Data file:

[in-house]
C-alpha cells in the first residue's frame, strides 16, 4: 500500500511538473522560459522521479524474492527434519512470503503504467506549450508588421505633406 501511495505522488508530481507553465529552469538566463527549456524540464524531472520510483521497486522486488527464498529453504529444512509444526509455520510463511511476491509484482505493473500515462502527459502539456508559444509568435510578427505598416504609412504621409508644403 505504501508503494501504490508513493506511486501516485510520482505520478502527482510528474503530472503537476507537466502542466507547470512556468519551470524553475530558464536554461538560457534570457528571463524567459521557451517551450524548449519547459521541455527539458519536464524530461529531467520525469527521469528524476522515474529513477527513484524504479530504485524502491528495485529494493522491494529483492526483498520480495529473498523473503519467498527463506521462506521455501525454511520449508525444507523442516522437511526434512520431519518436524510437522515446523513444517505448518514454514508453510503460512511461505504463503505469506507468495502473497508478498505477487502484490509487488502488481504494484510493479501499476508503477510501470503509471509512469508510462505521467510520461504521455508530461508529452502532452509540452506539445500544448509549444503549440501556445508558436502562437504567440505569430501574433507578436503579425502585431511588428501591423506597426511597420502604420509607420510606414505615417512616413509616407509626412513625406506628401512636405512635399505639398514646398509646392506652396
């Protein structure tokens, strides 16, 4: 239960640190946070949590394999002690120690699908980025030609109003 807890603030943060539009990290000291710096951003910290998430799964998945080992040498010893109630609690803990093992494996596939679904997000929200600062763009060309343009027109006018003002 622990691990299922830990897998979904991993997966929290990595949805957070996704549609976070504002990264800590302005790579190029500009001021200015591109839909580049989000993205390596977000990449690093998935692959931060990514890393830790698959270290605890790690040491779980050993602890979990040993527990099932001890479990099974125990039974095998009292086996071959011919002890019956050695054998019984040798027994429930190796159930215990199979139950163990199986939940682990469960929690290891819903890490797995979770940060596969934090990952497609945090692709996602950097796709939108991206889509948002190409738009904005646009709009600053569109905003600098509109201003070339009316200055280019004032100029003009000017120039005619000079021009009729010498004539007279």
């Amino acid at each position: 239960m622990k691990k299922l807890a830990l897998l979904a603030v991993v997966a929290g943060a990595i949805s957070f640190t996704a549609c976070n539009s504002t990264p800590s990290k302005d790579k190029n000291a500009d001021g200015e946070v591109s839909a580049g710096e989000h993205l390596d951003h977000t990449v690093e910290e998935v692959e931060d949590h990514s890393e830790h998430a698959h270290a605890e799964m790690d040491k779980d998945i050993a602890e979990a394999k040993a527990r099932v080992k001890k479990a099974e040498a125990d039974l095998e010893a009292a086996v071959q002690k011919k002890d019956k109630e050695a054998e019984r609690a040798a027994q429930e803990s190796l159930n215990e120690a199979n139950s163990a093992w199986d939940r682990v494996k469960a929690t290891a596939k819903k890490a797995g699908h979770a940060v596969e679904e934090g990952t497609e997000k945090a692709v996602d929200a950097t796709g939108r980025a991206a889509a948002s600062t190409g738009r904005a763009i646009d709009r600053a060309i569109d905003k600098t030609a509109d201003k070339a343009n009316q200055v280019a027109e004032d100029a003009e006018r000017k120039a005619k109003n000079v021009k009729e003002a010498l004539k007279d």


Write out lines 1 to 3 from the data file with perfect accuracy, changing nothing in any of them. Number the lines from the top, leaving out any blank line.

[in-house]
C-alpha cells in the first residue's frame, strides 16, 4: 500500500511538473522560459522521479524474492527434519512470503503504467506549450508588421505633406 501511495505522488508530481507553465529552469538566463527549456524540464524531472520510483521497486522486488527464498529453504529444512509444526509455520510463511511476491509484482505493473500515462502527459502539456508559444509568435510578427505598416504609412504621409508644403 505504501508503494501504490508513493506511486501516485510520482505520478502527482510528474503530472503537476507537466502542466507547470512556468519551470524553475530558464536554461538560457534570457528571463524567459521557451517551450524548449519547459521541455527539458519536464524530461529531467520525469527521469528524476522515474529513477527513484524504479530504485524502491528495485529494493522491494529483492526483498520480495529473498523473503519467498527463506521462506521455501525454511520449508525444507523442516522437511526434512520431519518436524510437522515446523513444517505448518514454514508453510503460512511461505504463503505469506507468495502473497508478498505477487502484490509487488502488481504494484510493479501499476508503477510501470503509471509512469508510462505521467510520461504521455508530461508529452502532452509540452506539445500544448509549444503549440501556445508558436502562437504567440505569430501574433507578436503579425502585431511588428501591423506597426511597420502604420509607420510606414505615417512616413509616407509626412513625406506628401512636405512635399505639398514646398509646392506652396
């Protein structure tokens, strides 16, 4: 239960640190946070949590394999002690120690699908980025030609109003 807890603030943060539009990290000291710096951003910290998430799964998945080992040498010893109630609690803990093992494996596939679904997000929200600062763009060309343009027109006018003002 622990691990299922830990897998979904991993997966929290990595949805957070996704549609976070504002990264800590302005790579190029500009001021200015591109839909580049989000993205390596977000990449690093998935692959931060990514890393830790698959270290605890790690040491779980050993602890979990040993527990099932001890479990099974125990039974095998009292086996071959011919002890019956050695054998019984040798027994429930190796159930215990199979139950163990199986939940682990469960929690290891819903890490797995979770940060596969934090990952497609945090692709996602950097796709939108991206889509948002190409738009904005646009709009600053569109905003600098509109201003070339009316200055280019004032100029003009000017120039005619000079021009009729010498004539007279």